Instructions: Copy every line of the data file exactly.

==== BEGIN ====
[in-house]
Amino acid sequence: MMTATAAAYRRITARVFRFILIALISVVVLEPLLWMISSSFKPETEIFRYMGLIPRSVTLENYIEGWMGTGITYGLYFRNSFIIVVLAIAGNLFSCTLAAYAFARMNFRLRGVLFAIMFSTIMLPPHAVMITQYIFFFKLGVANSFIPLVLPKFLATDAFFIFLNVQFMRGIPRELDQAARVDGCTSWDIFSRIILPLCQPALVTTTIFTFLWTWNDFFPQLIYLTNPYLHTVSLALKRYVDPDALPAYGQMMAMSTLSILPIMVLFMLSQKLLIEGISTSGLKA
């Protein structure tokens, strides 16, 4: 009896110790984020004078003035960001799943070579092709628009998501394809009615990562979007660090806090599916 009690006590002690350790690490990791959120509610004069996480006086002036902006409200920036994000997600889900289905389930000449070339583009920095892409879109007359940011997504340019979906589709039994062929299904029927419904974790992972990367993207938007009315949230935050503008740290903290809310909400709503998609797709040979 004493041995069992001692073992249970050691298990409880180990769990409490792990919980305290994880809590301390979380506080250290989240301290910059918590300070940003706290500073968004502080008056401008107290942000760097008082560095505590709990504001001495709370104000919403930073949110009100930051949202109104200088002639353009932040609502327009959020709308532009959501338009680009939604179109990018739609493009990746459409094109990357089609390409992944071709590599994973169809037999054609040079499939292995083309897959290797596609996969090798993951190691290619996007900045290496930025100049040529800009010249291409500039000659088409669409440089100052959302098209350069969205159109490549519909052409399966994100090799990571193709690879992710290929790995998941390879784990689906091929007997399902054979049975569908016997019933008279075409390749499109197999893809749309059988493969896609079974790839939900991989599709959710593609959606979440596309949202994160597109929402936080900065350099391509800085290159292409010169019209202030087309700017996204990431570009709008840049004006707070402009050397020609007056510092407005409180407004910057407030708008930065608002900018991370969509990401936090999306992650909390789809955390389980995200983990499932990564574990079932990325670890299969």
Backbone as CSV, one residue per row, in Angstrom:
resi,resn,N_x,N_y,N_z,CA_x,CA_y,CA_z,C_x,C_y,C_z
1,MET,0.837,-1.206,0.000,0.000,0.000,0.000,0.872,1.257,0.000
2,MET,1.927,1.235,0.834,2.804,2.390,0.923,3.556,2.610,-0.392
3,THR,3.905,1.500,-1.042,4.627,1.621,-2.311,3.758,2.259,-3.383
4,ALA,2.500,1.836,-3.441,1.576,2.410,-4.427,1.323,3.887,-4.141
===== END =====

[in-house]
Amino acid sequence: MMTATAAAYRRITARVFRFILIALISVVVLEPLLWMISSSFKPETEIFRYMGLIPRSVTLENYIEGWMGTGITYGLYFRNSFIIVVLAIAGNLFSCTLAAYAFARMNFRLRGVLFAIMFSTIMLPPHAVMITQYIFFFKLGVANSFIPLVLPKFLATDAFFIFLNVQFMRGIPRELDQAARVDGCTSWDIFSRIILPLCQPALVTTTIFTFLWTWNDFFPQLIYLTNPYLHTVSLALKRYVDPDALPAYGQMMAMSTLSILPIMVLFMLSQKLLIEGISTSGLKA
């Protein structure tokens, strides 16, 4: 009896110790984020004078003035960001799943070579092709628009998501394809009615990562979007660090806090599916 009690006590002690350790690490990791959120509610004069996480006086002036902006409200920036994000997600889900289905389930000449070339583009920095892409879109007359940011997504340019979906589709039994062929299904029927419904974790992972990367993207938007009315949230935050503008740290903290809310909400709503998609797709040979 004493041995069992001692073992249970050691298990409880180990769990409490792990919980305290994880809590301390979380506080250290989240301290910059918590300070940003706290500073968004502080008056401008107290942000760097008082560095505590709990504001001495709370104000919403930073949110009100930051949202109104200088002639353009932040609502327009959020709308532009959501338009680009939604179109990018739609493009990746459409094109990357089609390409992944071709590599994973169809037999054609040079499939292995083309897959290797596609996969090798993951190691290619996007900045290496930025100049040529800009010249291409500039000659088409669409440089100052959302098209350069969205159109490549519909052409399966994100090799990571193709690879992710290929790995998941390879784990689906091929007997399902054979049975569908016997019933008279075409390749499109197999893809749309059988493969896609079974790839939900991989599709959710593609959606979440596309949202994160597109929402936080900065350099391509800085290159292409010169019209202030087309700017996204990431570009709008840049004006707070402009050397020609007056510092407005409180407004910057407030708008930065608002900018991370969509990401936090999306992650909390789809955390389980995200983990499932990564574990079932990325670890299969």
Backbone as CSV, one residue per row, in Angstrom:
resi,resn,N_x,N_y,N_z,CA_x,CA_y,CA_z,C_x,C_y,C_z
1,MET,0.837,-1.206,0.000,0.000,0.000,0.000,0.872,1.257,0.000
2,MET,1.927,1.235,0.834,2.804,2.390,0.923,3.556,2.610,-0.392
3,THR,3.905,1.500,-1.042,4.627,1.621,-2.311,3.758,2.259,-3.383
4,ALA,2.500,1.836,-3.441,1.576,2.410,-4.427,1.323,3.887,-4.141